What it takes to start understanding the history of police on campus, and why it matters.
Photos courtesy of UW-Madison Archives.
My job is to research racism, to find the historical patterns that undergird our current racial inequalities, and make them accessible and available to the public. In the past, my work focused on housing discrimination in Minneapolis, exposing the ways that redlining and racial covenants contributed to a racially segregated present in the city. In my current position as the Public History Project Director at UW-Madison, I lead a project uncovering the histories of racism and discrimination at the university. Historical research like this is never easy. Too often, powerful people and the institutions they serve obscure their cruel actions through bureaucracy, subterfuge, and sometimes, through restriction, physical inaccessibility, or the willful destruction of records. But as historians who research racism will tell you, we persevere because we believe this history matters. We believe that knowing this history can profoundly shape the way we fight to dismantle racist systems of oppression.
Recently, the Public History Project and its student researchers were tasked with uncovering the history of the UW-Madison Police Department (UWPD). When we began the research in January of 2020, I knew it would be challenging. But what I didn’t know was just how difficult this work would become. It was not only the task of accessing, interpreting, and publishing our research that would pose unique and multifaceted challenges. Instead, what we could not predict had the most profound impact on our work—the murder of George Floyd at the hands of the Minneapolis Police Department and the uprising that followed in the summer of 2020.
Researching police departments is a complicated business. The intimate nature of police records, the secrecy of police structures (and in this case—university structures), numerous departmental reorganizations, thousands of police personnel records, the various city, county, and state records kept, and the poor, often inaccessible, archival records all contribute to make this work even more difficult. At some point, as a researcher, you are forced to ask yourself: With this many hoops to jump through, can we ever get a clear picture of this history? The answer is pretty obvious to most who end up researching complicated topics and institutions like policing. No. We may never know this history. It would be much easier to simply not research it. To focus on archival collections that are better organized or easier to access. To let our messiest institutions and the powers that be remain unquestioned, unexamined, and unchanged. But we wouldn’t be very good historians if we did that, so many of us fight on.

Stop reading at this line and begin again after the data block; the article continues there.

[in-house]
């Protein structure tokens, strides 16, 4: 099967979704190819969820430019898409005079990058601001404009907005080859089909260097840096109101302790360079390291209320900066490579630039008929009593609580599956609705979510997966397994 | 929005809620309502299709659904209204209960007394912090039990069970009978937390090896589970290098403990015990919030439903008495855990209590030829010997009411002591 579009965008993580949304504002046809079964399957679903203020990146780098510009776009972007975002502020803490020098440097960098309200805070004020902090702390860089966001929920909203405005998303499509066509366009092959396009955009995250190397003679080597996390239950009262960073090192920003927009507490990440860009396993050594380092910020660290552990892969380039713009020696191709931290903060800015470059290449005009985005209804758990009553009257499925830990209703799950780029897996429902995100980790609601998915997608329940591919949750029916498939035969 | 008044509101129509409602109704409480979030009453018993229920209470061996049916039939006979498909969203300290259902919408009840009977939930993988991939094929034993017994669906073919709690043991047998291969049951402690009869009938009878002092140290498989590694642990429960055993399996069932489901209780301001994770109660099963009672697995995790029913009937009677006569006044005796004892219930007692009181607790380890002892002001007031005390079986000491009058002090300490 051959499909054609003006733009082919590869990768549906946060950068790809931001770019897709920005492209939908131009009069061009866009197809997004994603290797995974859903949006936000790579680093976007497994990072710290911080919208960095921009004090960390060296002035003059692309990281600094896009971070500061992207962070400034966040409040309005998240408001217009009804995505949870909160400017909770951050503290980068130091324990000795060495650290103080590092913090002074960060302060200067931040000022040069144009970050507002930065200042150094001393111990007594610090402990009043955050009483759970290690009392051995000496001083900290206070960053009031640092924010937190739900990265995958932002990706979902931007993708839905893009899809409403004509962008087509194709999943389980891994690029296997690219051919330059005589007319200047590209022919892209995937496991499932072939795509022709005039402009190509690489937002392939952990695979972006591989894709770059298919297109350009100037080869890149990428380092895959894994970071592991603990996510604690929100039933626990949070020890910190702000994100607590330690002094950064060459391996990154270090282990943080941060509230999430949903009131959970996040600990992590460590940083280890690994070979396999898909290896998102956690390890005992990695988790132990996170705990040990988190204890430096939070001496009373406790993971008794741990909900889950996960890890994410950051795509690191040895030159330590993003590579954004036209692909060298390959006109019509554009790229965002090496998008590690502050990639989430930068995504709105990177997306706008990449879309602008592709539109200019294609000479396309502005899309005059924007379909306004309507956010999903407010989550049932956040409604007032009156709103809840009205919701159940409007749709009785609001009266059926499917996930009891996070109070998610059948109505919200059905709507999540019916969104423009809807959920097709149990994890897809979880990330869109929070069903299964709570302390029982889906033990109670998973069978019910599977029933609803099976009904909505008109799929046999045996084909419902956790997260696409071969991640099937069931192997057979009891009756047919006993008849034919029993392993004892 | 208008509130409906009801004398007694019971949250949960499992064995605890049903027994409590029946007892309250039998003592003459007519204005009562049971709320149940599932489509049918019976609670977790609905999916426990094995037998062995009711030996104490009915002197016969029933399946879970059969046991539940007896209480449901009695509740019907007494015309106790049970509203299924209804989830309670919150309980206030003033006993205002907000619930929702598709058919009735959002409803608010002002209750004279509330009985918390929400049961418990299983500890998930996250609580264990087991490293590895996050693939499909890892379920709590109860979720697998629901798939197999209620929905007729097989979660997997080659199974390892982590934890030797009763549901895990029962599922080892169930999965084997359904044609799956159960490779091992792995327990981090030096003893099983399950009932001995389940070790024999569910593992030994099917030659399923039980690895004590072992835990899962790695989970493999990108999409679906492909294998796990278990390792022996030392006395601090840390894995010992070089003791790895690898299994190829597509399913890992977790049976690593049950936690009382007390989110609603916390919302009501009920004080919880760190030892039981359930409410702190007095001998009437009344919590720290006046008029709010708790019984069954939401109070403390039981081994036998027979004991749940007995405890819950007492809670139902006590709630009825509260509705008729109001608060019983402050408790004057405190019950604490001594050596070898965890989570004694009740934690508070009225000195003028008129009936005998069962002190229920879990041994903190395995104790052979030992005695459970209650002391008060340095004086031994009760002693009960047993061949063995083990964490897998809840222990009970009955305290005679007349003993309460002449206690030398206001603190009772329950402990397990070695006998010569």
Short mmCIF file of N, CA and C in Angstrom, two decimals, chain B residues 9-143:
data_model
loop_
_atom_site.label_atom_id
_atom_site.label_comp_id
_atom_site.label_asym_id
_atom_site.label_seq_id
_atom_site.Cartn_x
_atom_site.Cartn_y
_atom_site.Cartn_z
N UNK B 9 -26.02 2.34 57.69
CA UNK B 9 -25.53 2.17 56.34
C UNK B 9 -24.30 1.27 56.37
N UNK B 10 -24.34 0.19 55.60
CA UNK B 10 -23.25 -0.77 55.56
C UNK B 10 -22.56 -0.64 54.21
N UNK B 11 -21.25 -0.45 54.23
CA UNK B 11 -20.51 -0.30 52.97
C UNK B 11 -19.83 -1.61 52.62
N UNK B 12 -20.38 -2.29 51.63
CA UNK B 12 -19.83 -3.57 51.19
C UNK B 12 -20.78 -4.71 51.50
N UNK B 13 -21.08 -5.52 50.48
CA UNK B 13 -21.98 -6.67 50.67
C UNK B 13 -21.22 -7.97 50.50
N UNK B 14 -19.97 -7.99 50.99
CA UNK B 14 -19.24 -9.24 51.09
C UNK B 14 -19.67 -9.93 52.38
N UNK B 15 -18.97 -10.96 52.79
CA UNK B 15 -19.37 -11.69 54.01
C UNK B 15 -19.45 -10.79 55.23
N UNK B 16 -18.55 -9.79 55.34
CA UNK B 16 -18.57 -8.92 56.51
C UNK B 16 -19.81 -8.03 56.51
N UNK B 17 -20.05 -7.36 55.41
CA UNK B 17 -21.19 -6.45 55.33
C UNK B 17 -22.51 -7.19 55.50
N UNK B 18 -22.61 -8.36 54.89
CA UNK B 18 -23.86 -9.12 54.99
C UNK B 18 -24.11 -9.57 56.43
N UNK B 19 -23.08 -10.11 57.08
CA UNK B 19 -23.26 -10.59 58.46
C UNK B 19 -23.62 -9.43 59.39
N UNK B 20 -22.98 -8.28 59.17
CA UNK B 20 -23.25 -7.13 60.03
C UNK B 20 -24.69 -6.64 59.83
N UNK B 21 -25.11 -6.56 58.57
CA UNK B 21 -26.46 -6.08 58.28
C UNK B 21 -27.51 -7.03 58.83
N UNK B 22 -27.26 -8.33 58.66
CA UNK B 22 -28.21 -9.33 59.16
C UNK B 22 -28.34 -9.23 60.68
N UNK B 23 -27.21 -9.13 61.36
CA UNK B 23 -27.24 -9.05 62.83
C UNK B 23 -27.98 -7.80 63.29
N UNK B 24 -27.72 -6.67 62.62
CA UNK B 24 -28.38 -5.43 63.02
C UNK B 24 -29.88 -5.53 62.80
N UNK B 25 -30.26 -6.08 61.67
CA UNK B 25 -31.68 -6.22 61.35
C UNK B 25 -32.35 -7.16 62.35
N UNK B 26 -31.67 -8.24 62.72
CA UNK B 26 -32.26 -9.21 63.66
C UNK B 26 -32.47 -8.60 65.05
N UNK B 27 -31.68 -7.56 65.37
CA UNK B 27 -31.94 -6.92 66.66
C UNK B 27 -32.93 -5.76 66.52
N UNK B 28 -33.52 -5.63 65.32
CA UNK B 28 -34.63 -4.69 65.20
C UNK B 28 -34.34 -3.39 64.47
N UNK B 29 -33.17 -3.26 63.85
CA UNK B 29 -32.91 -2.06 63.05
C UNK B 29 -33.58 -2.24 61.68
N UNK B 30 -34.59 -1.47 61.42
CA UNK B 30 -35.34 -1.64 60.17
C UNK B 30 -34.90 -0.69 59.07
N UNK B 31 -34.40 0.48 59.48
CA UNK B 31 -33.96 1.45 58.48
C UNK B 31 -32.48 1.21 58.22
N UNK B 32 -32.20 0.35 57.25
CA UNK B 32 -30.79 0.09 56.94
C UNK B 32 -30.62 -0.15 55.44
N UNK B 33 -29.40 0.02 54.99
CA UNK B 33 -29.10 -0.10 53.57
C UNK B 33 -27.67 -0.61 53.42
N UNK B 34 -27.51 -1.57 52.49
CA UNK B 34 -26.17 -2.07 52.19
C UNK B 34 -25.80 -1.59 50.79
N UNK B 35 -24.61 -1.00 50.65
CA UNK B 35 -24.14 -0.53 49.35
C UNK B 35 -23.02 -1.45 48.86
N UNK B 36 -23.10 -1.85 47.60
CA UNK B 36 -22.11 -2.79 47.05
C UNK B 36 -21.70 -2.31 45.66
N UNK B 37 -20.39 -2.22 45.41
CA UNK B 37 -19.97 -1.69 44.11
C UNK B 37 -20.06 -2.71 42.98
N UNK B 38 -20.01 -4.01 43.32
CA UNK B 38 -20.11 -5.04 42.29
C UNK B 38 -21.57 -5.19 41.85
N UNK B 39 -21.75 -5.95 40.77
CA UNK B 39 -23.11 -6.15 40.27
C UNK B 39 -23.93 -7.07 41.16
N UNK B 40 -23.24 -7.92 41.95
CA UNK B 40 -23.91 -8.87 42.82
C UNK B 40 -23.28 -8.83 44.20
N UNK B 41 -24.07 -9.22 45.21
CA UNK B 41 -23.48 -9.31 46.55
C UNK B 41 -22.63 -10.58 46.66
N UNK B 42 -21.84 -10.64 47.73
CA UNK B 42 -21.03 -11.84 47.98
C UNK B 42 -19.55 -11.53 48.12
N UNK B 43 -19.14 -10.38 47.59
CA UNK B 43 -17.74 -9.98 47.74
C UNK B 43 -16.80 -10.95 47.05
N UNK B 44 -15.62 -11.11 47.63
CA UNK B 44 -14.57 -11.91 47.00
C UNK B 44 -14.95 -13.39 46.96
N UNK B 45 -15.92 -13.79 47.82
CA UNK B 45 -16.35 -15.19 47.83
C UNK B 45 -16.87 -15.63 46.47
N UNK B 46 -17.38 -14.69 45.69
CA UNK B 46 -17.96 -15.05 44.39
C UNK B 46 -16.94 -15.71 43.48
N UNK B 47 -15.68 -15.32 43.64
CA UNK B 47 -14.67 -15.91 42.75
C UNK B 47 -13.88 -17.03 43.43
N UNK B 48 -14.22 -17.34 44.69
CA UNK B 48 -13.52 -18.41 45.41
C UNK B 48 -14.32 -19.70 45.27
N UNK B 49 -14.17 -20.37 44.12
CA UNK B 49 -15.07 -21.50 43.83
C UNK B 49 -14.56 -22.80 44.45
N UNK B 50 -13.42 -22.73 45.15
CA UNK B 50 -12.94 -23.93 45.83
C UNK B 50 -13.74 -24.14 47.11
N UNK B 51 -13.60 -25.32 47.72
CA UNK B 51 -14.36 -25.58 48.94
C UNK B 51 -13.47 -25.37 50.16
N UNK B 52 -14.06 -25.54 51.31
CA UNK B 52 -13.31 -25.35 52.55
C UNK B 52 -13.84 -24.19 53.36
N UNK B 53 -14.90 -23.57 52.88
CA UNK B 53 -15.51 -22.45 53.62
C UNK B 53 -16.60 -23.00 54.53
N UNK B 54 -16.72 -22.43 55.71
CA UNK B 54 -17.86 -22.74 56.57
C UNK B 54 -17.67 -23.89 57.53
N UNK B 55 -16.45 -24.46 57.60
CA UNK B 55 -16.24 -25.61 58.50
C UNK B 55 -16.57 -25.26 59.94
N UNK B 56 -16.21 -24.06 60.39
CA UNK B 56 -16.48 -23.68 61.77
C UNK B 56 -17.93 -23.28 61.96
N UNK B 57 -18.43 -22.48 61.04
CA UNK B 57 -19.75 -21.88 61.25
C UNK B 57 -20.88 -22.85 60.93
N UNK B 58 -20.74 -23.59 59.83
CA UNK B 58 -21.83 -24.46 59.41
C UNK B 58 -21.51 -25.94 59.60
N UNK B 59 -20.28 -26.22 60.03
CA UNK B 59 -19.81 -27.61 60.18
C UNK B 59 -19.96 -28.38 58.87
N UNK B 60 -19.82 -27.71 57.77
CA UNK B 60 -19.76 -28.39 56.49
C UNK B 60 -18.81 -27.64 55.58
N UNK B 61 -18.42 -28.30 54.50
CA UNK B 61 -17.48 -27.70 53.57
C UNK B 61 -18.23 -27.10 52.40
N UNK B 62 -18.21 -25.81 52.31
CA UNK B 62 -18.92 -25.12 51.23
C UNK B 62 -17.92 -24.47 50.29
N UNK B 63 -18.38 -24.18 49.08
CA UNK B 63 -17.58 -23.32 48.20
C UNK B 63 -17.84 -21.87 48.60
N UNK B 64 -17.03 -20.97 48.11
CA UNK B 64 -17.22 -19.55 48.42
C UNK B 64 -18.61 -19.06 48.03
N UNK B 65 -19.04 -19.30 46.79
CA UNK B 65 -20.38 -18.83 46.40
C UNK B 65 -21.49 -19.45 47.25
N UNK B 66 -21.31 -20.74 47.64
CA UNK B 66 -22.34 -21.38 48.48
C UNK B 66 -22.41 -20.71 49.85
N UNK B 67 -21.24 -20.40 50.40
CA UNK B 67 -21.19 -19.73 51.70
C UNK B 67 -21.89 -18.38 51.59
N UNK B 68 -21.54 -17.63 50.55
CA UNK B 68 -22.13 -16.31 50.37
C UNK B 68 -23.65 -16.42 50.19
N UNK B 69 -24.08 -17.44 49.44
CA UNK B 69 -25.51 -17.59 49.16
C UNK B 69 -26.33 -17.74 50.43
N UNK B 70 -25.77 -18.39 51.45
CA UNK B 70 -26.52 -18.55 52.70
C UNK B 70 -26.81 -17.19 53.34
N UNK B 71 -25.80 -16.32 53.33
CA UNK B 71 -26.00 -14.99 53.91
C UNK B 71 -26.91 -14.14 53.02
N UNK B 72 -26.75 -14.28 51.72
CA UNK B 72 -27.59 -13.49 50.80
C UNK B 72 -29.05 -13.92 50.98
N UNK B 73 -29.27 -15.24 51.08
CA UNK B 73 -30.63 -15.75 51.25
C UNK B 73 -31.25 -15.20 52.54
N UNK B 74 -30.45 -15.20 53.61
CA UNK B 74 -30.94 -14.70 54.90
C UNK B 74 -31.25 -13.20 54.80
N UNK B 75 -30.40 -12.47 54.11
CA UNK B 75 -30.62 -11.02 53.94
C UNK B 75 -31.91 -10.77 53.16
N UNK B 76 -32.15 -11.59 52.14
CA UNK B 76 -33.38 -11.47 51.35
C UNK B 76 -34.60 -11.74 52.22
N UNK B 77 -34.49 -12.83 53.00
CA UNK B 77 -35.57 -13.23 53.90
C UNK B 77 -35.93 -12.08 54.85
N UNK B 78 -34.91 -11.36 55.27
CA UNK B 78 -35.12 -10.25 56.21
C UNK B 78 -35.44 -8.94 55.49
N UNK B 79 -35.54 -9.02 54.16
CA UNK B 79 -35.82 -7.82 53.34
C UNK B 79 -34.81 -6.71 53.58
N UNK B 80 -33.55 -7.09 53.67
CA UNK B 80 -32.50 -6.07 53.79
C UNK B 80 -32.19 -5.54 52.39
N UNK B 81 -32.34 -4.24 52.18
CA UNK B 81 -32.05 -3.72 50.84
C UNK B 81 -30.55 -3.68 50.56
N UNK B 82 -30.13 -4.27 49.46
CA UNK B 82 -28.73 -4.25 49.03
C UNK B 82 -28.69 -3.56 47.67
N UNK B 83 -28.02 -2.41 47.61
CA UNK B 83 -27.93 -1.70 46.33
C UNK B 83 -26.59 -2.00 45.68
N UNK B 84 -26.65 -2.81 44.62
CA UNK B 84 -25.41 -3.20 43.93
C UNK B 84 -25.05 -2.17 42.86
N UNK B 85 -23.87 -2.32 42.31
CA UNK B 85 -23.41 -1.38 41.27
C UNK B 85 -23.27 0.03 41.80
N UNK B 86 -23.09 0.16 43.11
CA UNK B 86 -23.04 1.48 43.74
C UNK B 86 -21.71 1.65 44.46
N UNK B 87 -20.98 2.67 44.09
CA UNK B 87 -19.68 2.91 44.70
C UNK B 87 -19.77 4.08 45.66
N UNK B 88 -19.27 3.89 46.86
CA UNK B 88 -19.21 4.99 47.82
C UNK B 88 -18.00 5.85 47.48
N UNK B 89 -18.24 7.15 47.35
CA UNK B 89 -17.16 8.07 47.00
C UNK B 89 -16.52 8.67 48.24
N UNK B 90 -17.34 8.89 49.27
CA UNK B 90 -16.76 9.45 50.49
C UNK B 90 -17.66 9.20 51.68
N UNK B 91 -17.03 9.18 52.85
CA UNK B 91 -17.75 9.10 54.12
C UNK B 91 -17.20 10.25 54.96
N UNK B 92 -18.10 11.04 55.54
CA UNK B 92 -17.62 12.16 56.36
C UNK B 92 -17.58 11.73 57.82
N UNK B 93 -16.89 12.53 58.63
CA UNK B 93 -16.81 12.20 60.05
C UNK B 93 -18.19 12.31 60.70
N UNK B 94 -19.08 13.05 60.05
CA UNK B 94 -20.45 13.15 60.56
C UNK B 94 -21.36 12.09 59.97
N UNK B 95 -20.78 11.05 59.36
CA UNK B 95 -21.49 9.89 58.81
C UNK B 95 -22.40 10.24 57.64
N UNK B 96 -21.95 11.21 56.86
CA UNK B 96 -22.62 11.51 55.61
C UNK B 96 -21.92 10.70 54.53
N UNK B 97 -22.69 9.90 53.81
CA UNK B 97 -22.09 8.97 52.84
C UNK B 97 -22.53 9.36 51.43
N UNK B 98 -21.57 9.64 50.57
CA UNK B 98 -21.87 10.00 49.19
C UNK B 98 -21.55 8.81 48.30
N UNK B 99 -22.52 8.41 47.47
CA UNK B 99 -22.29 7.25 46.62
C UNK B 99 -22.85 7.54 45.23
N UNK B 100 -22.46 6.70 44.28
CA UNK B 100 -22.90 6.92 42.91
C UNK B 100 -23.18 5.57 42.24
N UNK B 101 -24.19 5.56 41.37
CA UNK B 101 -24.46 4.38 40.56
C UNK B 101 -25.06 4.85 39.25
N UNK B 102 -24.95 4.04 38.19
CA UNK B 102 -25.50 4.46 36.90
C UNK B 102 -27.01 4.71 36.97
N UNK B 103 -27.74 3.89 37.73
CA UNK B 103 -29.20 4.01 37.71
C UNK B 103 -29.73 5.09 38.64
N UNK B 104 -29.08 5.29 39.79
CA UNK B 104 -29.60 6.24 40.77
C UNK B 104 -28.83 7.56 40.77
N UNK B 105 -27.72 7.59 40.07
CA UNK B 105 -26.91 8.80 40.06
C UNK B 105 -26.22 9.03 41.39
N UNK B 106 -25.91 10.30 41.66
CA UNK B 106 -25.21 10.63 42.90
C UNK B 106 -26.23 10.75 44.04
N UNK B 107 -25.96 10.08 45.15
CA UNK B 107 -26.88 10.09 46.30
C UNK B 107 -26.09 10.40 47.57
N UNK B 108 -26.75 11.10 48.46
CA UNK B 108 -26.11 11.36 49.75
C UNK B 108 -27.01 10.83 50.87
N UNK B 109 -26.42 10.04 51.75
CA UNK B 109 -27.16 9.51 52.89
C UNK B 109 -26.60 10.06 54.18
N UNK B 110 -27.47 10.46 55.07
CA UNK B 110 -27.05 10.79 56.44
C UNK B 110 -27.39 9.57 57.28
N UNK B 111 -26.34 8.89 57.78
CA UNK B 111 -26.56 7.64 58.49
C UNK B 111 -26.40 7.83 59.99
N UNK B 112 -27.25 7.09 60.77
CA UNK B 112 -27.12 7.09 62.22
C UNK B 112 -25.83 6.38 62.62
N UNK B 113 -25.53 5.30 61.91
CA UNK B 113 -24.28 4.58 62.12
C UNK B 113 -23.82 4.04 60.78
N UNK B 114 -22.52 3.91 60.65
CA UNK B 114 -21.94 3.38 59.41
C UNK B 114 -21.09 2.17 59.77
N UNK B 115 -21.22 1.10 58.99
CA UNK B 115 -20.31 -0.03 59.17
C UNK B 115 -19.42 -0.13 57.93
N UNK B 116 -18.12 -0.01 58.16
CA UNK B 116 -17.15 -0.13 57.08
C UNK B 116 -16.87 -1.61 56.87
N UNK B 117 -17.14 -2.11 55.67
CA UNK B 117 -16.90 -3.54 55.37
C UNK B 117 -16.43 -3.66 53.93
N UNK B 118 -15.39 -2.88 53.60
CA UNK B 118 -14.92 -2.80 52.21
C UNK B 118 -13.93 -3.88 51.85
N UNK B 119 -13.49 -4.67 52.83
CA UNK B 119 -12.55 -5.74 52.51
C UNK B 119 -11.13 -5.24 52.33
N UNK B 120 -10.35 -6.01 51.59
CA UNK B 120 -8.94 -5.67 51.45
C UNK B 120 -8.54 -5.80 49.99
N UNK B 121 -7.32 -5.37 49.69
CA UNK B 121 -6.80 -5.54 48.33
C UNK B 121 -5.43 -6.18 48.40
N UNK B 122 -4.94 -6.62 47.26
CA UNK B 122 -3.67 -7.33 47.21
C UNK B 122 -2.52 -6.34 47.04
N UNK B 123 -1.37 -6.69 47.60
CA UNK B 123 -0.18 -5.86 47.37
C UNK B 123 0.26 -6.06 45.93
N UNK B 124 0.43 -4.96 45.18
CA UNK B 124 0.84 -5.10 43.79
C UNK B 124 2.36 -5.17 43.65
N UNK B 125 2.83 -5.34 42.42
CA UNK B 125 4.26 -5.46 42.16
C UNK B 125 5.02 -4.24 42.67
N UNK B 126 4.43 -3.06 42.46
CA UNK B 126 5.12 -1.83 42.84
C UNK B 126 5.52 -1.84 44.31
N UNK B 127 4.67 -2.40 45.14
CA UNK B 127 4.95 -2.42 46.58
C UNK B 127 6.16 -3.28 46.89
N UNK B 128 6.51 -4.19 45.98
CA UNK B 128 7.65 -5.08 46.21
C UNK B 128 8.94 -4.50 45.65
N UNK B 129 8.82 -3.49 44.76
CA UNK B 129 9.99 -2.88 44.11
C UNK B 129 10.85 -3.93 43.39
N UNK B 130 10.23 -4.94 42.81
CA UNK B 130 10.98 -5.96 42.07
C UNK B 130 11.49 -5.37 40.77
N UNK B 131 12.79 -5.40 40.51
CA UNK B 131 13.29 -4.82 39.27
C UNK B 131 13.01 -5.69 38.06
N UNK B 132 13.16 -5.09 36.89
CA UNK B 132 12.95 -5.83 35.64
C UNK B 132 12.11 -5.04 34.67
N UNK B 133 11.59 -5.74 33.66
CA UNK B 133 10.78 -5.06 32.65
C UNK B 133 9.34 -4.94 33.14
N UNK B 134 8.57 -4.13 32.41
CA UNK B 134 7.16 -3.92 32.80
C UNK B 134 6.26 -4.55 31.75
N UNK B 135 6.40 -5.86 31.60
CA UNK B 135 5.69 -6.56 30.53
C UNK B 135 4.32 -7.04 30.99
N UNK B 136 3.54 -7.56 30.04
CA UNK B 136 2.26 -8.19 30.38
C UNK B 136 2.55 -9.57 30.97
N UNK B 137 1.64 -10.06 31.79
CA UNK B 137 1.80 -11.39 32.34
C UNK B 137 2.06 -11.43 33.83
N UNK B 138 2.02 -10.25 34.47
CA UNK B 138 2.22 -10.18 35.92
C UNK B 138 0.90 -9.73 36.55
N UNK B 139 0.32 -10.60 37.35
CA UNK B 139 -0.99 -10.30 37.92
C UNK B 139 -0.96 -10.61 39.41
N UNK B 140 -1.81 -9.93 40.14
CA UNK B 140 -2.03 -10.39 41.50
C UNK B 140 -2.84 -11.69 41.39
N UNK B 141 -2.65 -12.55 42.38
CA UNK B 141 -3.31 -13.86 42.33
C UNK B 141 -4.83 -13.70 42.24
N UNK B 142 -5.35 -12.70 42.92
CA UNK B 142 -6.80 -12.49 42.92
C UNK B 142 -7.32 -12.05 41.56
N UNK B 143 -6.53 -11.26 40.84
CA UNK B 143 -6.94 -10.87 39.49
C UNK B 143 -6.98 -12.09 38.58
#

These archival complications leave our historical understanding of the police, often (but not always) woefully lacking. Our research of the UWPD is surely lacking. We struggled to uncover this history in the UW Archives. For a large part of our research in the archives, we wrongfully assumed the only records that existed were newspaper clipping files—which only covered the 1980s through the early 2000s—and UWPD-produced annual reports from 1977 to 2014. A search of the archival records using terms like “protection & security,” “campus police,” or “police department” pull up only these records. Even a search of Chancellor’s Office files and Board of Regents files only pulls up individual folders with sparse memos and letters, most of which deal with the Madison Police Department, not the UWPD.
In the process of brainstorming where these documents could possibly exist, a friend said to me: “Well, these people have to report to someone, no?” It was here that we traced the departmental reporting structure of UWPD to the Vice President of Business and Finance records. And it was in these records where we found a treasure trove of documents dating from the late 1930s to the late 1950s, much of which our published research focuses on.
The haphazard, disorganized, and incomplete archival record of the history of UWPD reflects the university’s insecure connection with campus policing. It is an ever-changing department, ripe with reorganizations, turnover, and controversies, all of which lead back to a central question—does the university need a police department? From the archival records, it is clear that this is a question the university has never truly grappled with, and surely the struggle to document this history exacerbates this problem.
Yet, even with this span of two decades well covered by the historical record, we are missing a mass of archival records. For example, the turbulent 1960s, an era of unmatched protest on campus, an era rich with photos of violent clashes between police and protesters, has no archival records in the UW Archives related to the UWPD. One UWPD-produced annual report exists from 1968. It is our only internal glimpse into UWPD during this period. In addition, for the 1970s or the 1980s at UW-Madison, which were still decades of protest at UW-Madison (though slightly less recognized than their 1960s counterpart), we have sparse newspaper coverage at best. We have no internal letters or memos, no student voice, and no administrative perspective.
These gaps are natural for archives. Historians talk about the silences in archives frequently. But these gaps, particularly as they relate to histories threaded with racism and violence, feed our historical understanding of the past. They obscure the past, making it hard to bring into conversation with our present. In this case, they contribute to a woeful misunderstanding of the police—both in our cities and on our campuses—and make it hard for us to truly talk about the history of policing in our community. These gaps also allow historically inaccurate talking points to spread and gain traction, often derailing and undermining the activists and organizers who seek to dismantle and abolish the structures of policing.